“Because we’ve started so strong, I don’t have to prove anything,” Pagenaud said. “I can work on what I have to work on. I think that’s what makes for a bit of an advantage in my opinion, in my head.”

Meanwhile, Rahal will hope to better his finish in the GP of Indy by one position from last year, when he was the runner-up to Will Power.

And Pagenaud, the rabbit Rahal has chased quietly for a decade, will likely be there to challenge him.

“He’s a guy I like to beat,” Rahal said. “Barber was frustrating, not because I lost to him, but because I defeated myself to lose to him.”

Now that sounds like a rivalry.

Toyota No. 8 car wins the 24 Hours of Le Mans for third consectuive year

24 Hours of Le Mans
JEAN-FRANCOIS MONIER/AFP via Getty Images
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LE MANS, France — Toyota Gazoo’s No. 8 car comfortably won the 24 Hours of Le Mans by five laps Sunday to secure a third straight victory in the prestigious endurance race.

It was also a third consecutive win for Swiss driver Sebastien Buemi and Japan’s Kazuki Nakajima driving. Brendon Hartley was the other driver, having replaced two-time Formula One champion Fernando Alonso.

Buemi and Hartley sat on the side of the car as Nakajima drove toward the podium. Hartley won for a second time after tasting success with the Porsche LMP Team in 2017 before an unhappy season in Formula One.

The Swiss team’s Rebellion No. 1 featured American driver Gustavo Menezes and Brazilian Bruno Senna – the nephew of late F1 great Ayrton Senna.

It finished one lap ahead of Toyota Gazoo’s No. 7, with Rebellion’s No. 3 finishing in fourth place.

For much of the race it looked like Toyota’s No. 7 would win after leading comfortably from pole position. But late into the night the car encountered an engine problem and the 30-minute stop in the stands proved costly.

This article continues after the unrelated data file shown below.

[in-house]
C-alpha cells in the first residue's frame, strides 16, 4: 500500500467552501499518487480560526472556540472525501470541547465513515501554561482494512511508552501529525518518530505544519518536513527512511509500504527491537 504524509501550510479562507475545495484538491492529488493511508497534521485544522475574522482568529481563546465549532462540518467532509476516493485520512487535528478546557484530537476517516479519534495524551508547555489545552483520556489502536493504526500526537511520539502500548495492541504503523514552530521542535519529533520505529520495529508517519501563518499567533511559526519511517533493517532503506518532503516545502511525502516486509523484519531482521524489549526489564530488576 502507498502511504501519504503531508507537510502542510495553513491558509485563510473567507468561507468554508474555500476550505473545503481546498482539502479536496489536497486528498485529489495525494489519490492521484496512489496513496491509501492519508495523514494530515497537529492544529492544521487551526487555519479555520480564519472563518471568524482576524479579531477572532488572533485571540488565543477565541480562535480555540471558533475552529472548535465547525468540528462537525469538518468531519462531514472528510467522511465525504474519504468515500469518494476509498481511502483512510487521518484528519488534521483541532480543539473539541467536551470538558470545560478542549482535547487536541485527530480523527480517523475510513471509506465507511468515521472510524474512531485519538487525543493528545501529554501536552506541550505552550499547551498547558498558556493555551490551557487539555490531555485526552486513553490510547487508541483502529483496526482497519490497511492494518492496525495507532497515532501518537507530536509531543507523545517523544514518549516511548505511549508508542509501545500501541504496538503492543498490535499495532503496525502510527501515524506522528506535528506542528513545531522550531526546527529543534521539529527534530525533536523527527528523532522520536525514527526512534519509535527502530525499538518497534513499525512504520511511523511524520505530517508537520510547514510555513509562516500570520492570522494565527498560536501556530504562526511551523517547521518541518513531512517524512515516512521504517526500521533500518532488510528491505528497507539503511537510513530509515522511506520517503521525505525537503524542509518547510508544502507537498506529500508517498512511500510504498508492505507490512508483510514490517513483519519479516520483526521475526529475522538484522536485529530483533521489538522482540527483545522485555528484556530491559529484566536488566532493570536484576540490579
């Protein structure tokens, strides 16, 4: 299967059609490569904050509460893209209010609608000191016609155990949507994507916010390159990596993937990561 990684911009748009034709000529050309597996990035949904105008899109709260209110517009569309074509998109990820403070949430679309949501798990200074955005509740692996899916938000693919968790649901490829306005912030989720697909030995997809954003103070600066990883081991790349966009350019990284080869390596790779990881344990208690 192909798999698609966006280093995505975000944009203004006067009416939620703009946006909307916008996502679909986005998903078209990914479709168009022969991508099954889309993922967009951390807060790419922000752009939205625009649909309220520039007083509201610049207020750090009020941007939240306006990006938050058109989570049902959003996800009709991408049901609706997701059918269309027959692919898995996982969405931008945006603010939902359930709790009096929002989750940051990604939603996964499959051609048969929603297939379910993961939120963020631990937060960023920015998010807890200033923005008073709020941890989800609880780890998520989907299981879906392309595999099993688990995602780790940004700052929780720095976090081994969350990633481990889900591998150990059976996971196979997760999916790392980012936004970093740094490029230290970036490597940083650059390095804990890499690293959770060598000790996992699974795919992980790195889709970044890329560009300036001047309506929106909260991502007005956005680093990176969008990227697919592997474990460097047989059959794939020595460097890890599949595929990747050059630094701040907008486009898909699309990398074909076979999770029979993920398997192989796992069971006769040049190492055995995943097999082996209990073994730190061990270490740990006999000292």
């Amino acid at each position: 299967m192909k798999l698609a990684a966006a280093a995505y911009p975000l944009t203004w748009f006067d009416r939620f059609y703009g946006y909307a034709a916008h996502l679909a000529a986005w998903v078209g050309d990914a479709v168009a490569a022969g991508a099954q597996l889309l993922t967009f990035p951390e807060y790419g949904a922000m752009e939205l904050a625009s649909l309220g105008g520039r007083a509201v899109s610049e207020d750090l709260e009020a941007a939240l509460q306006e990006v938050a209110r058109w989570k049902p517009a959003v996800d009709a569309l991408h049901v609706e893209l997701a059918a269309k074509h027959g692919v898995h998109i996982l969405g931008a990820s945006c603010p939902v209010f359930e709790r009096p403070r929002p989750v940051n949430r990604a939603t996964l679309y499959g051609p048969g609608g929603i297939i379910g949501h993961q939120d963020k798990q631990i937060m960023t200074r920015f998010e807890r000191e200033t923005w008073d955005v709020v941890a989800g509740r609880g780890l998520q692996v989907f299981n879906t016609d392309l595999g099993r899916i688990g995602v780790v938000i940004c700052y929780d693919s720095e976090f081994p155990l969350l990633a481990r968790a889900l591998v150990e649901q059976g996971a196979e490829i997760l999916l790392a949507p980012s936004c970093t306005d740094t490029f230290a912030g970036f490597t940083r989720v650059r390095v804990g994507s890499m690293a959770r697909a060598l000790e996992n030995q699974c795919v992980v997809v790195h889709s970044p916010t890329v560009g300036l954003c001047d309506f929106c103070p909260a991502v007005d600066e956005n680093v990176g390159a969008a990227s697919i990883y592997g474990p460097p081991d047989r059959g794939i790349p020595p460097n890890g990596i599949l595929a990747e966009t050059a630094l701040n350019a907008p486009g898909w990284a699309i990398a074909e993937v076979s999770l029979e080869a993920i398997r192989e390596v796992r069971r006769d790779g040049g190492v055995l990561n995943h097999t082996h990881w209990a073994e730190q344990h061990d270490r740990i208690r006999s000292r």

The race was first held in 1923. A total of 252,500 spectators attended in 2019, but there were none this year when the race started three months late because of the novel coronavirus (COVID-19) pandemic.

“We miss the fans,” New Zealander Hartley said. “I look forward to seeing all the fans again.”

In other divisions:

United Autosports won the LMP2 division with the entry of Filipe Albuquerque, Paul Di Resta and Phil Hanson.

–In LMGTE Pro, the victory was claimed by Aston Martin Vantage AMR of Maxime Martin, Alex Lynn and Harry Tincknell (who drives for Mazda in the DPi division of IMSA).

–TF Sport won the LMGTE Am class.

The Toyota No. 7 took pole after former F1 driver Kamui Kobayashi narrowly edged out the Rebellion No. 1 team in qualifying.

In damp and humid conditions Mike Conway got away cleanly from the start, while Senna held off Buemi.

After nearly seven hours, Toyota’s No. 8 fell back after a 10-minute stop in the stands to fix a brake-cooling problem on Kazuki Nakajima’s car. Rebellion’s No. 1, driven by Frenchman Norman Nato, took advantage to move into second place behind Toyota’s No. 7.

Then came the decisive moment at 2:40 a.m. as the No. 7 – also featuring Argentine Jose Maria Lopez – encountered a turbo problem. When the car came back out it was back in fourth.

“We had a few problems early in the race,” Nakajima said. “Later they had a bigger issue than us.”

Rebellion’s No. 1 encountered a problem on the hood at around 9 a.m. and the change took six minutes, allowing the Rebellion No. 3 (Nathanael Berthon-Louis Deletraz-Romain Dumas) to close the gap.

It was becoming a tight battle between the two Rebellion cars behind Toyota’s No. 8.

At 12 p.m. Rebellion No. 3 with Dumas behind the wheel was only one second ahead of No. 1 driven by Menezes. Then both cars came in for a driver change with Deletraz swapping for Dumas on a lengthy stop, and Nato for Menezes as Rebellion No. 1 suddenly moved ahead of its team rival.

Dumas, a winner in 2016 with Porsche, appeared unhappy at the strategy decision to bring his car in first and the length of the stop. There were tense explanations in the team garage.

Colombian Tatiana Calderon, an F1 test driver with Alfa Romeo, was in the Richard Mille Racing Team in the LMP2 category. She was joined by German Sophia Florsch – an F3 driver – and Dutchwoman Beitske Visser. They placed ninth out of 24 in their category.